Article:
Check out this Cake Topper made with the Cricut Explore Silhouette!
My daughter, Amy, got married recently and over the past several months, I’ve been sharing news and wedding plan updates with the team here at The Daily Digi. I’ve even had a few wedding related layouts to share over the past few months, using the DigiFiles. After the wedding, I shared a quick 2×3 layout of some of the professional pictures that had already been on Facebook.
When I shared it, I noted that I had made the cake topper for their wedding cake from an engagement picture taken by the same photographer. Wendy asked if I would share the process of making it, so here we go!
The photographer, Joshua Ayres, had some wonderful silhouette shots since they started their engagement photo shoot at sunrise. This made my project very easy to do. I selected a picture that had a good silhouette of them both from the waist up.
Gorgeous! I opened the photo in PSE 13, (any editing program would work if you can save as a png file) duplicated it, and cropped so that basically just Amy and Cam were showing. I then used the magic wand tool to select the figures. When the marching ants appeared, I selected layer/new layer via copy.
I then hid the color copy and added a layer mask. I used a round hard black brush to clean out the bushes on the right and also the stray hairs on Amy. Then I added a black brush right on top and filled in some areas that I didn’t want the Cricut to cut out.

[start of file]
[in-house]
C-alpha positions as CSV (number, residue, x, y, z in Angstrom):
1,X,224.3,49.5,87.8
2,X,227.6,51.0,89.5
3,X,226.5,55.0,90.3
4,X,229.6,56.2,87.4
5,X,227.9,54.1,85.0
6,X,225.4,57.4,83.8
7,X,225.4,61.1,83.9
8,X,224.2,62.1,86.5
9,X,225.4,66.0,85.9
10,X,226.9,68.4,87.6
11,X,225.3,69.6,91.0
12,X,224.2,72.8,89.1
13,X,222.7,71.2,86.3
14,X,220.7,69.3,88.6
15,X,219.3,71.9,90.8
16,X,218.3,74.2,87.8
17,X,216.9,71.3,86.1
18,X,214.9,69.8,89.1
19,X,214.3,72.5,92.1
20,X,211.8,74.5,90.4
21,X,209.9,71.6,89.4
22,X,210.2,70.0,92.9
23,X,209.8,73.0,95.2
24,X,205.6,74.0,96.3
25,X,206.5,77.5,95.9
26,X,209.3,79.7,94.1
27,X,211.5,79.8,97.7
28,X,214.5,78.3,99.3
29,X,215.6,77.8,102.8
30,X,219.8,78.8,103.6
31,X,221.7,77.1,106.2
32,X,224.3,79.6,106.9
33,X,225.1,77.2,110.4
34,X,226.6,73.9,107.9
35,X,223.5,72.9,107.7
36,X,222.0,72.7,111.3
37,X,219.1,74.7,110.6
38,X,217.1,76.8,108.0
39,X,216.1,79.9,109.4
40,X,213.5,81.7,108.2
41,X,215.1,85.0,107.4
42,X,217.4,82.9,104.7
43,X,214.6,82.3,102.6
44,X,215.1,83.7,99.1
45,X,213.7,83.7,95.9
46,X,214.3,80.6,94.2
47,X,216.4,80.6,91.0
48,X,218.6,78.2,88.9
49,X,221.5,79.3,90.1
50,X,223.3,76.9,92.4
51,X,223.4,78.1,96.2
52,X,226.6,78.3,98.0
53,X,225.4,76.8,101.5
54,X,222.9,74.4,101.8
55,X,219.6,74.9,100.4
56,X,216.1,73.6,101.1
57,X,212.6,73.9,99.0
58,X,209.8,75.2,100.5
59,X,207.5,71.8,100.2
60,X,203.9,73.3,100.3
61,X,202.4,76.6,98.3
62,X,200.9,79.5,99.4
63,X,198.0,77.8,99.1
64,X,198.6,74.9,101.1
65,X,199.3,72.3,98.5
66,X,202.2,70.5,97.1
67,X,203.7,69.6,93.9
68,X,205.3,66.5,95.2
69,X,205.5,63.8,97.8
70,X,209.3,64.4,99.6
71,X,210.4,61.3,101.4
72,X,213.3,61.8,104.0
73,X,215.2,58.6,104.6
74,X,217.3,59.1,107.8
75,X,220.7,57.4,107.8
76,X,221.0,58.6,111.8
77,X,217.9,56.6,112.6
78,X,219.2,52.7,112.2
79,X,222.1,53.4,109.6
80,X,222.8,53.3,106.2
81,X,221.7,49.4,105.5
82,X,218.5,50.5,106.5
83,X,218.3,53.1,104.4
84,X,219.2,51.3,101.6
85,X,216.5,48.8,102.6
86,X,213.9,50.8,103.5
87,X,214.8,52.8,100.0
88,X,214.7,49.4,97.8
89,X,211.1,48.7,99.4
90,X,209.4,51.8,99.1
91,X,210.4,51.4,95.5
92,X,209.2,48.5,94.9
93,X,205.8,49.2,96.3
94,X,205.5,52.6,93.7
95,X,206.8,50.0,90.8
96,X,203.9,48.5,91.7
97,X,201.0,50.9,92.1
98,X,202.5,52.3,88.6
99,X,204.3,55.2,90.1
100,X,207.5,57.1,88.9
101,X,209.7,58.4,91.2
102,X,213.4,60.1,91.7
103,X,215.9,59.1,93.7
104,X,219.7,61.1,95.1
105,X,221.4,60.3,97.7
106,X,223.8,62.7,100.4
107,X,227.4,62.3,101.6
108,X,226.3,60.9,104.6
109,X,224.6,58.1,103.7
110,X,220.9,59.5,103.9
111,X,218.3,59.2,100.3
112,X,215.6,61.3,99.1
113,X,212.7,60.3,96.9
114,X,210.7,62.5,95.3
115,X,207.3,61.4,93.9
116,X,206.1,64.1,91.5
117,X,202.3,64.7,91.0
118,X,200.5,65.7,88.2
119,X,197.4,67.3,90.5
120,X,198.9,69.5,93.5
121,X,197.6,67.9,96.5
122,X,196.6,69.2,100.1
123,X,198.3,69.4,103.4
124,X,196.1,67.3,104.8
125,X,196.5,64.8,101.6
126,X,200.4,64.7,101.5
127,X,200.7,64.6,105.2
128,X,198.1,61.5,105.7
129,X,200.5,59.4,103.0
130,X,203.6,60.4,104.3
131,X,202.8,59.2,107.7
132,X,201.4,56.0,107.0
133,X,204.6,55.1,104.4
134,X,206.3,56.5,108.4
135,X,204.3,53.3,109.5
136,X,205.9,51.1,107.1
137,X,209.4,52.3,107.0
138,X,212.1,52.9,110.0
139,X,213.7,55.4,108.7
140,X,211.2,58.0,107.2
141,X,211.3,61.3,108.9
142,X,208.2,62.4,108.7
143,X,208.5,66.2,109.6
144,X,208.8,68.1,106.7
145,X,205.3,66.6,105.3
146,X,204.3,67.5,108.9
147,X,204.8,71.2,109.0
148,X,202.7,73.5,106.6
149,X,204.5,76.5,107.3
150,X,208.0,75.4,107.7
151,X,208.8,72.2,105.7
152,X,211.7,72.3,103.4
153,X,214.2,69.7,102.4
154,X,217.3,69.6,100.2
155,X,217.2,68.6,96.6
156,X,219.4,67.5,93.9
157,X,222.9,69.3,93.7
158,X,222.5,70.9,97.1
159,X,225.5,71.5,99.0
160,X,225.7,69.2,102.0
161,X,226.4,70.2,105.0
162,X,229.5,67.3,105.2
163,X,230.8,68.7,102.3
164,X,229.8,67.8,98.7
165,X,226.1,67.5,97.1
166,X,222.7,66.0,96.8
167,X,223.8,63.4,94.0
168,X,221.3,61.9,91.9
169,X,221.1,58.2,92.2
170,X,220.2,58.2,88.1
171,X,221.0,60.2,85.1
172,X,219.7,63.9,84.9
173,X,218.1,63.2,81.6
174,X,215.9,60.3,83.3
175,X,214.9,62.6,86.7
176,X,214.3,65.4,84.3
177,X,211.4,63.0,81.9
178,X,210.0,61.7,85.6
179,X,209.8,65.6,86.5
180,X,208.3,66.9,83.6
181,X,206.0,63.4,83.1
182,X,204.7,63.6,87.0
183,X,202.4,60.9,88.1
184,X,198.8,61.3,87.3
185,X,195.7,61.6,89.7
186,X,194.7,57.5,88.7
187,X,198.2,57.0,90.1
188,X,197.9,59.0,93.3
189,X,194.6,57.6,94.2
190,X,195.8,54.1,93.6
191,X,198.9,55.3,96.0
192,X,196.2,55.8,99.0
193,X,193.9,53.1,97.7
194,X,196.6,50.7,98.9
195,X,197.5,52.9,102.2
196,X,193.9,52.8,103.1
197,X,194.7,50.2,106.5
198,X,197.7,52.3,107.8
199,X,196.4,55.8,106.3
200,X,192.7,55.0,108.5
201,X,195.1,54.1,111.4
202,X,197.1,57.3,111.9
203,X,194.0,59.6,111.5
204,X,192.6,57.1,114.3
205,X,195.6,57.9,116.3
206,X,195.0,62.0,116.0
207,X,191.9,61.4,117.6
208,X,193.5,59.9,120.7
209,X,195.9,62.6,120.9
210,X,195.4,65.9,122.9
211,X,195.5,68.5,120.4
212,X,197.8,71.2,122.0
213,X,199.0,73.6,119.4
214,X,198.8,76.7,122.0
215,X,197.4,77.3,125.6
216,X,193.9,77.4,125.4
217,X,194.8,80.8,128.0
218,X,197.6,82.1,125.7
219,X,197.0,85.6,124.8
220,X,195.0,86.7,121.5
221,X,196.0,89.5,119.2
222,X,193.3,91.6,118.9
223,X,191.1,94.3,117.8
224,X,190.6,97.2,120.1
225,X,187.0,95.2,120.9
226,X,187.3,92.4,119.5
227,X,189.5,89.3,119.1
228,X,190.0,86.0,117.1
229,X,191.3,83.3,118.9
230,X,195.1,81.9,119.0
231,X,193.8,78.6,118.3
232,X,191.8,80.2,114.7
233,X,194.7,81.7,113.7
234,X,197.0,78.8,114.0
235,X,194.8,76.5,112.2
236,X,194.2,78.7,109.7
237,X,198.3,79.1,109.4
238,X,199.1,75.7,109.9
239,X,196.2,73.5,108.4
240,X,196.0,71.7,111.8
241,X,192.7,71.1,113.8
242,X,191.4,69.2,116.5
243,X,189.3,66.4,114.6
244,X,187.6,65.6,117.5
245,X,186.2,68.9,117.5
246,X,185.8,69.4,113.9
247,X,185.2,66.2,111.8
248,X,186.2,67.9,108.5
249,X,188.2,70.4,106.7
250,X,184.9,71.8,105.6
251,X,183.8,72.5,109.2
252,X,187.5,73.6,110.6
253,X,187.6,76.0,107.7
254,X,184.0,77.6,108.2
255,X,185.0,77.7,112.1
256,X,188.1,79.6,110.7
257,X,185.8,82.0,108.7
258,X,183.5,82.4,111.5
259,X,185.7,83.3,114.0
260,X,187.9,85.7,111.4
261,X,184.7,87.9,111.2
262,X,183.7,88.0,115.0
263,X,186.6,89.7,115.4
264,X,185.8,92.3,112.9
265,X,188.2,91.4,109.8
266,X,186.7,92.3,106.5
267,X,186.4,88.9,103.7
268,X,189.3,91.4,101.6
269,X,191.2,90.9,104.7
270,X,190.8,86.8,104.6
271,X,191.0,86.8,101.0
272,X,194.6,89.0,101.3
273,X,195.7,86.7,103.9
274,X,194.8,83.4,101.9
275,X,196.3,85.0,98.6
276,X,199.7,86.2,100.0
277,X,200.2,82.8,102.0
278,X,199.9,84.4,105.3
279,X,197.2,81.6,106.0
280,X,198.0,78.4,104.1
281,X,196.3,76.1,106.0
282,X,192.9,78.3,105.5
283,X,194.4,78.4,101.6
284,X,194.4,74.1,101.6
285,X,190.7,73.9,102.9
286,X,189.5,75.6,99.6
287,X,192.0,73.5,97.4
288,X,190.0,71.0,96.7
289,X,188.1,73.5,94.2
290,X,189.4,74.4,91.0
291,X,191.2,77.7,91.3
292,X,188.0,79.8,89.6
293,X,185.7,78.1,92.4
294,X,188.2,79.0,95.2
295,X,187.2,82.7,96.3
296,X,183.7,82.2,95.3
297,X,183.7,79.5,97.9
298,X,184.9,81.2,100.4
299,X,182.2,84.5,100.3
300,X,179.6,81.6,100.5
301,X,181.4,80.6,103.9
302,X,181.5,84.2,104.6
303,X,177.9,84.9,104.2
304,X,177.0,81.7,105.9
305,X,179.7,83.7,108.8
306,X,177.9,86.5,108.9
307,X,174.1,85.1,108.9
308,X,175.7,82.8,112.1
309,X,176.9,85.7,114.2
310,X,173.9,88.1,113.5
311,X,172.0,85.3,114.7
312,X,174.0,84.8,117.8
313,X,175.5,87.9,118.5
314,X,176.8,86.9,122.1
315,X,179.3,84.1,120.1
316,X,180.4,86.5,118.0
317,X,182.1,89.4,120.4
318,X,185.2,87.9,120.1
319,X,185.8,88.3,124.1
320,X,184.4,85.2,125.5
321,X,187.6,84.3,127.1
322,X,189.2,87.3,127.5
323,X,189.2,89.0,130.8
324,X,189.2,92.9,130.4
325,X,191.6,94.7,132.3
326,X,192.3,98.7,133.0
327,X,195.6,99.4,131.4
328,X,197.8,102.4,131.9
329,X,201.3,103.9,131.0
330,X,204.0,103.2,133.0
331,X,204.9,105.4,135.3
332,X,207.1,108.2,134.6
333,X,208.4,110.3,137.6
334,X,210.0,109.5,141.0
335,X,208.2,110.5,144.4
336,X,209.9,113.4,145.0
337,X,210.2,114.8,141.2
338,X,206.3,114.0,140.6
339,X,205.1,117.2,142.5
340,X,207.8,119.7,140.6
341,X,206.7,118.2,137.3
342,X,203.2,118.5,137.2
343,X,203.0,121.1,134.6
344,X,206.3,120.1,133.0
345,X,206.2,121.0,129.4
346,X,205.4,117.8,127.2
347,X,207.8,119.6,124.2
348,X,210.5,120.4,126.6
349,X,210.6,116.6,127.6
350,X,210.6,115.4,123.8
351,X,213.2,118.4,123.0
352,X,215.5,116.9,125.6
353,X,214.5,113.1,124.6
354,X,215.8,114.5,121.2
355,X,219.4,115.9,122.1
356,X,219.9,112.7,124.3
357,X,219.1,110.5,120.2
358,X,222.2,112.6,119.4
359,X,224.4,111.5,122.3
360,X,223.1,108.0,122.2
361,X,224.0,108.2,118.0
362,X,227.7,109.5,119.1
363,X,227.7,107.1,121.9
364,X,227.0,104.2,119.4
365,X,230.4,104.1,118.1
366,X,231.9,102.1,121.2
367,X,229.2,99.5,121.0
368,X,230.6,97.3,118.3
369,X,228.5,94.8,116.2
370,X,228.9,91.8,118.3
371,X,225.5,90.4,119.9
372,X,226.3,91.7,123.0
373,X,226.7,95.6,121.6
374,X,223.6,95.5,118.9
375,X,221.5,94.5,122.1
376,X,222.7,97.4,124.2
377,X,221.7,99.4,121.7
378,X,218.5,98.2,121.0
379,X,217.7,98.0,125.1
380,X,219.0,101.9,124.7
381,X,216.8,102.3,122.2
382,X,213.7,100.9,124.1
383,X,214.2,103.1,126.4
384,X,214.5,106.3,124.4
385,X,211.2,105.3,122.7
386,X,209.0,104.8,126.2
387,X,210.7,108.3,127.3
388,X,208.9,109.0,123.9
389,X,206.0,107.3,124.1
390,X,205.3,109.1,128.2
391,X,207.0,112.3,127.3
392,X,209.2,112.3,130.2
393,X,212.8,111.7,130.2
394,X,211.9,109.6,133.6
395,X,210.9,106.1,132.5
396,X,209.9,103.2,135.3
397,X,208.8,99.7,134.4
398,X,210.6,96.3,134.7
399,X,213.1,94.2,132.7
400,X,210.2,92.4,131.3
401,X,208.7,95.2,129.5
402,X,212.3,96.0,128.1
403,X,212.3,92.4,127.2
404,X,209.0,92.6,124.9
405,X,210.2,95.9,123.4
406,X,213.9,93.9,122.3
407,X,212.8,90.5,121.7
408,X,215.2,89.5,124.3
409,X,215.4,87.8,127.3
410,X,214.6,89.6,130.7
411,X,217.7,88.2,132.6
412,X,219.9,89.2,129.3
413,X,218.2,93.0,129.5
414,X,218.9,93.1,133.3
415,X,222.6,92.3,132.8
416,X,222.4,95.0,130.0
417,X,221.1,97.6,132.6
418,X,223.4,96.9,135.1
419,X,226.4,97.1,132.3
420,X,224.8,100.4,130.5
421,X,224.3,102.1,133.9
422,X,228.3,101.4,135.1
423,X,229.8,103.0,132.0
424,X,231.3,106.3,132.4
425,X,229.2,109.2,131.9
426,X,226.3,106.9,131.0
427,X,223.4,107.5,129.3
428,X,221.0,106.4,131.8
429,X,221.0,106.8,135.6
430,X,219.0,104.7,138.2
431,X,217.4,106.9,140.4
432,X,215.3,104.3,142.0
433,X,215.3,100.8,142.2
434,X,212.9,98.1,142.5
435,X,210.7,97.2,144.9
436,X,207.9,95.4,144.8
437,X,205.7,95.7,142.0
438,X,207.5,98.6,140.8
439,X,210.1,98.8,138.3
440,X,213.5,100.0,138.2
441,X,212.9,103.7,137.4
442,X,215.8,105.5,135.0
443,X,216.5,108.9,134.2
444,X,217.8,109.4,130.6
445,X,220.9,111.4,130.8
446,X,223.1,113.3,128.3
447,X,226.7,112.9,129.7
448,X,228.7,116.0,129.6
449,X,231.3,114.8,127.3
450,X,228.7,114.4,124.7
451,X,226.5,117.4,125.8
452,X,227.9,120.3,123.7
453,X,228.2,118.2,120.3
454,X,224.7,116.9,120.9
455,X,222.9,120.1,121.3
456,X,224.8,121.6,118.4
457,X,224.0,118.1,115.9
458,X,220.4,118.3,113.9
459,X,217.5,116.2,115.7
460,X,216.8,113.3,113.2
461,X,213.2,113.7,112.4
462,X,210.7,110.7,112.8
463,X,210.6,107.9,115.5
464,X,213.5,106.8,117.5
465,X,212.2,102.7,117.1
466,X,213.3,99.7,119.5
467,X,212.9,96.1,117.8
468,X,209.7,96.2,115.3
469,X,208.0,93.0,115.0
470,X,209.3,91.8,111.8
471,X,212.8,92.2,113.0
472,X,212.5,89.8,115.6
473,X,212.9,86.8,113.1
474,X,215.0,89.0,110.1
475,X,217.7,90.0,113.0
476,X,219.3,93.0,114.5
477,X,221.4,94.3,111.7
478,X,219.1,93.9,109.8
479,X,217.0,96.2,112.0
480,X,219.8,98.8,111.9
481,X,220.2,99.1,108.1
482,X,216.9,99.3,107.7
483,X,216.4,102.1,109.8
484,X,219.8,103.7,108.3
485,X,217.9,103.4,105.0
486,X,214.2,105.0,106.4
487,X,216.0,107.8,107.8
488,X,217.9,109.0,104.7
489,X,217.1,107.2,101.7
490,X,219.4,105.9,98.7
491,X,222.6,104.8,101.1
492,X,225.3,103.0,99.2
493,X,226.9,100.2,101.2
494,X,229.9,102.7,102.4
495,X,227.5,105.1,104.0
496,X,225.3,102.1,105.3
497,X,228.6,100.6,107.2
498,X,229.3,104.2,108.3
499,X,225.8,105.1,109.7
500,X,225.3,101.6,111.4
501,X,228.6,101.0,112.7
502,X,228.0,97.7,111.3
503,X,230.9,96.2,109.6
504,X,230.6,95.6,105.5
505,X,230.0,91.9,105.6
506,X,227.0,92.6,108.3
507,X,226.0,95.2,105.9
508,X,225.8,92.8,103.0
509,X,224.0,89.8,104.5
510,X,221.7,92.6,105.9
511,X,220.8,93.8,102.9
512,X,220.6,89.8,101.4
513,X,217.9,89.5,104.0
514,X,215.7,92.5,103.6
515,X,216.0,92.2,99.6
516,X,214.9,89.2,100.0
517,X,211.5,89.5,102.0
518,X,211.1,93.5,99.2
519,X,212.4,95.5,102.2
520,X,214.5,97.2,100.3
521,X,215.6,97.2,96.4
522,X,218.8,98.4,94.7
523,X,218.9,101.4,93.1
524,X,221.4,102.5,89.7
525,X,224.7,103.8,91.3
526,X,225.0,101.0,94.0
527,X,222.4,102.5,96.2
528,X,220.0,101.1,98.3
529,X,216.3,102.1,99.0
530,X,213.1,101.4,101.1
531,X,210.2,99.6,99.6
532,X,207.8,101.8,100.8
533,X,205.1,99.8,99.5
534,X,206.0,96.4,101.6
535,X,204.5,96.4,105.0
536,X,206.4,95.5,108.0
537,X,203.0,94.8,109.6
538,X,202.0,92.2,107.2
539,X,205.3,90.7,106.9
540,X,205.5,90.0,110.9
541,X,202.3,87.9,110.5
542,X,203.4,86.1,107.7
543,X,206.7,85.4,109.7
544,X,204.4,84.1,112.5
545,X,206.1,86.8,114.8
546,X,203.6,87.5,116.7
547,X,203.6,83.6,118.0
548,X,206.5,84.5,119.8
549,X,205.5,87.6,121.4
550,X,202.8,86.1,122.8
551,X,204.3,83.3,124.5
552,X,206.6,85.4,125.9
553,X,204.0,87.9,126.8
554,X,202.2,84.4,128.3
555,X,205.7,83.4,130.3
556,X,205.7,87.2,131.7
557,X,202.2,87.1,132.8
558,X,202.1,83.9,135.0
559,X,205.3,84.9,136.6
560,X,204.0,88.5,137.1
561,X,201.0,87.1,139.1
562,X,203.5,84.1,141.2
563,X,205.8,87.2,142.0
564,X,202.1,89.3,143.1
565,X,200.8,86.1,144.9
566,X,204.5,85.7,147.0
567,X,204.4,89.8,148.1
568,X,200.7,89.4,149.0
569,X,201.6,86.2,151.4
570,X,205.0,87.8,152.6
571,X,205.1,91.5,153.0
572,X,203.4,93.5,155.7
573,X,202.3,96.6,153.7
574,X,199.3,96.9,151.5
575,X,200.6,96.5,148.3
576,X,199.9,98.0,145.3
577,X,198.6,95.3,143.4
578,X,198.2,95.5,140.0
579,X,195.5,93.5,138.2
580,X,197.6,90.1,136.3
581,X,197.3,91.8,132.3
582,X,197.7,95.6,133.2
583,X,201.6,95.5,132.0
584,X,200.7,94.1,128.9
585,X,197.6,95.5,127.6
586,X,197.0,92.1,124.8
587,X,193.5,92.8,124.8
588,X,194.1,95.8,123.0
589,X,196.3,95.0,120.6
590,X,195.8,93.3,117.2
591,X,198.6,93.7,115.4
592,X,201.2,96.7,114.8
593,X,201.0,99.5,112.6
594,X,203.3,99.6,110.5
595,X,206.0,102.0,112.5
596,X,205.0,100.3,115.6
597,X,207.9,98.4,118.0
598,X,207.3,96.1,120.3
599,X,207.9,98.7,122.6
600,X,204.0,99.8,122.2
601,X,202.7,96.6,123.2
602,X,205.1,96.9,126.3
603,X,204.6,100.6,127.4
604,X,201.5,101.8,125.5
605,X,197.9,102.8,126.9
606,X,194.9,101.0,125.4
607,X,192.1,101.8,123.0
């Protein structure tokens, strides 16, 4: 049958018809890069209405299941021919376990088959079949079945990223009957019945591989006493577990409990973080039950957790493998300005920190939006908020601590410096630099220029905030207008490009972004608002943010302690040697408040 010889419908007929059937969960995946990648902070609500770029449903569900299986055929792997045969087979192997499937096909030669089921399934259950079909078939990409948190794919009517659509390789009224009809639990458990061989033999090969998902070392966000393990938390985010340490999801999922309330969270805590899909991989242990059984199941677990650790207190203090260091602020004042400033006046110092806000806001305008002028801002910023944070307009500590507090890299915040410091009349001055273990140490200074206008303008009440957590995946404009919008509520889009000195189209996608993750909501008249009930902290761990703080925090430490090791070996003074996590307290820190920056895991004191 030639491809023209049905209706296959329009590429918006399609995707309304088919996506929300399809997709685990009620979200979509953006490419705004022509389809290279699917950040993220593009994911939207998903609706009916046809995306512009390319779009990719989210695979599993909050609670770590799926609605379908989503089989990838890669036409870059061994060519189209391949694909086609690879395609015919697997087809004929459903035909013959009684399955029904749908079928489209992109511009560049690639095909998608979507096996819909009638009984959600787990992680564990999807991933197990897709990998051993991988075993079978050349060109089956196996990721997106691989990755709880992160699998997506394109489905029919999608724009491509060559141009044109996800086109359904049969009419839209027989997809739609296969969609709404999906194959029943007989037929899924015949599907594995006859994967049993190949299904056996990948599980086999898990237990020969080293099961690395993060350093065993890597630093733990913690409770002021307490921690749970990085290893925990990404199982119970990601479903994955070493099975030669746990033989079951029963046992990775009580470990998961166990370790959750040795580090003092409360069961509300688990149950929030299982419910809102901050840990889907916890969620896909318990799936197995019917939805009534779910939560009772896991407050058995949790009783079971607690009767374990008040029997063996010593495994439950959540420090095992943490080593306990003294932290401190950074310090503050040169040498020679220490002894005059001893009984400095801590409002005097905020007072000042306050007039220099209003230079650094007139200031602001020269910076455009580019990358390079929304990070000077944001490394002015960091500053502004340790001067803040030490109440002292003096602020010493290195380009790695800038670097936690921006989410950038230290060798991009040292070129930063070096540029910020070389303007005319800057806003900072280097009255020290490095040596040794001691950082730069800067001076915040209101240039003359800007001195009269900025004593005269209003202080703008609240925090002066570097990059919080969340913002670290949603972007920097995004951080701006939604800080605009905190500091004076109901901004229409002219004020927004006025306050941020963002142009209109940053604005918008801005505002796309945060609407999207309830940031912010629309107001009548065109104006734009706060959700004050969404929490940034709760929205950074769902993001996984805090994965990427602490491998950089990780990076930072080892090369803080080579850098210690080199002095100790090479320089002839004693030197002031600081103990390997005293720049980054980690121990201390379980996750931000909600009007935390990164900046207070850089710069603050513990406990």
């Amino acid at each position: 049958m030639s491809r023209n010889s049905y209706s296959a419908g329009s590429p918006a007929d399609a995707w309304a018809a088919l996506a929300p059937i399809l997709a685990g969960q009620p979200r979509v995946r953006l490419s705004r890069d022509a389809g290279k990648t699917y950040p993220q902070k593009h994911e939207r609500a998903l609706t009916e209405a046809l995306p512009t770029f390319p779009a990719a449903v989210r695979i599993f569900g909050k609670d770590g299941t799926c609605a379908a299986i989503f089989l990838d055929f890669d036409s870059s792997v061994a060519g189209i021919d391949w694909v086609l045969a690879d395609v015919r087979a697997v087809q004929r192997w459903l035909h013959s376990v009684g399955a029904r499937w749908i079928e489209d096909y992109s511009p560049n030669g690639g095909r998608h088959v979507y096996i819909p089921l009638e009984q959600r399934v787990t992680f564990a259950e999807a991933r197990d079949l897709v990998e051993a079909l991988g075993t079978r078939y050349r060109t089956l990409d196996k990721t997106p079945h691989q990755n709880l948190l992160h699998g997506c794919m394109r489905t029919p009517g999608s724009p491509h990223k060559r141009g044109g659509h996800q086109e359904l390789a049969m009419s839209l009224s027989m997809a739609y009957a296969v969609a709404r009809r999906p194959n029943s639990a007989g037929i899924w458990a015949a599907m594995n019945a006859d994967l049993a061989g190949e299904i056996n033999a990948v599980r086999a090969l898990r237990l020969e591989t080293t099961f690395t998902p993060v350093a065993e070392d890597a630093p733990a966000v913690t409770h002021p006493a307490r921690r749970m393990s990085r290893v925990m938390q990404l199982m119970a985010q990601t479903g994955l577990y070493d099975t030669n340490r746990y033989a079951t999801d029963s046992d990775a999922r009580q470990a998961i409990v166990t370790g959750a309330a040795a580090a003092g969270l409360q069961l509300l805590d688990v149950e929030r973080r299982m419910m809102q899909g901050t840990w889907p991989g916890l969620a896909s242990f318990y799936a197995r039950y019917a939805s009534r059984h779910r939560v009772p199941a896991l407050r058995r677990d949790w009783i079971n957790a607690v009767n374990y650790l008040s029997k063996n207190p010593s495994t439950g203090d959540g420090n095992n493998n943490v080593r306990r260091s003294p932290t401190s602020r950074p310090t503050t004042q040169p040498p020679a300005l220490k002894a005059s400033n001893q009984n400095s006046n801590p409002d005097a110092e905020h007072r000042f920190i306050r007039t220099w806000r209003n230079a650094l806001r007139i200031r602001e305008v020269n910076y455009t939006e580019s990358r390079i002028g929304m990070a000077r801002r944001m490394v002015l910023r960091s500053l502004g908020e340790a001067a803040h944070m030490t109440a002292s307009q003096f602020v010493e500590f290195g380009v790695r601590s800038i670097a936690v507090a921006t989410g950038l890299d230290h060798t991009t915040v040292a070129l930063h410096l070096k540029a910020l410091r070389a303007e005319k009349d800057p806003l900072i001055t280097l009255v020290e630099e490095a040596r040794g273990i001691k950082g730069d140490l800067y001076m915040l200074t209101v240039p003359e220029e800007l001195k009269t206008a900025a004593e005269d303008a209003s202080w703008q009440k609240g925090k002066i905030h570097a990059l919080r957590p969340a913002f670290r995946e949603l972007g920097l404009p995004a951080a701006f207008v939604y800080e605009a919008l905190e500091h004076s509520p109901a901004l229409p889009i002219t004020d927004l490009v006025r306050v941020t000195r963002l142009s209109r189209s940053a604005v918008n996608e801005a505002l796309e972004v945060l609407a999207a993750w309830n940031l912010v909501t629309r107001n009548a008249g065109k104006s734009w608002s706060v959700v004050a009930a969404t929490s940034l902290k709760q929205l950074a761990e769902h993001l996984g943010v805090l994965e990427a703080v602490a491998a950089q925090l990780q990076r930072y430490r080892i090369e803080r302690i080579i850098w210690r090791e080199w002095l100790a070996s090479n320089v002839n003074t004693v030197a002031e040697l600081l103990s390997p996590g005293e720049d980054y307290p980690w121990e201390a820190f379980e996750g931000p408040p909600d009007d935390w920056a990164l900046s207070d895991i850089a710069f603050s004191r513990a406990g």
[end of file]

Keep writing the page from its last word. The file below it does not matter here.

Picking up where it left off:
When I was happy with my work, I saved the file as a png. In retrospect, I would have smoothed Cam’s hair out a little. My Cricut cut it beautifully, but it really labored to do it. Next I opened Cricut Design Space (you can only do this type of project if you have a Cricut Explore) and uploaded my png file.
This opened a window where I uploaded my png file. It gives an option to clean it up, but I had already done that in PSE so I didn’t need to. I just chose simple image since I was working with black and white.
Then I clicked continue and added the png to my project. Make sure that you choose the option for cut rather than print then cut. Finally, I chose a couple of frames and welded all of the pieces together.
I cut out two layers so Amy could put the stick in the middle. It turned out to be a fantastic topper for their cake—one no one had ever seen before.
Incidentally, we used old atlases to make most of the flowers that were used for the bouquets, corsages, and other decorating. Some of these I also cut with my Cricut but Amy made hundreds of origami ones as well.
Of course, you wouldn’t have to make a cake topper. It would be great for cards or gifts as well. Hope you enjoyed this project as much as I did!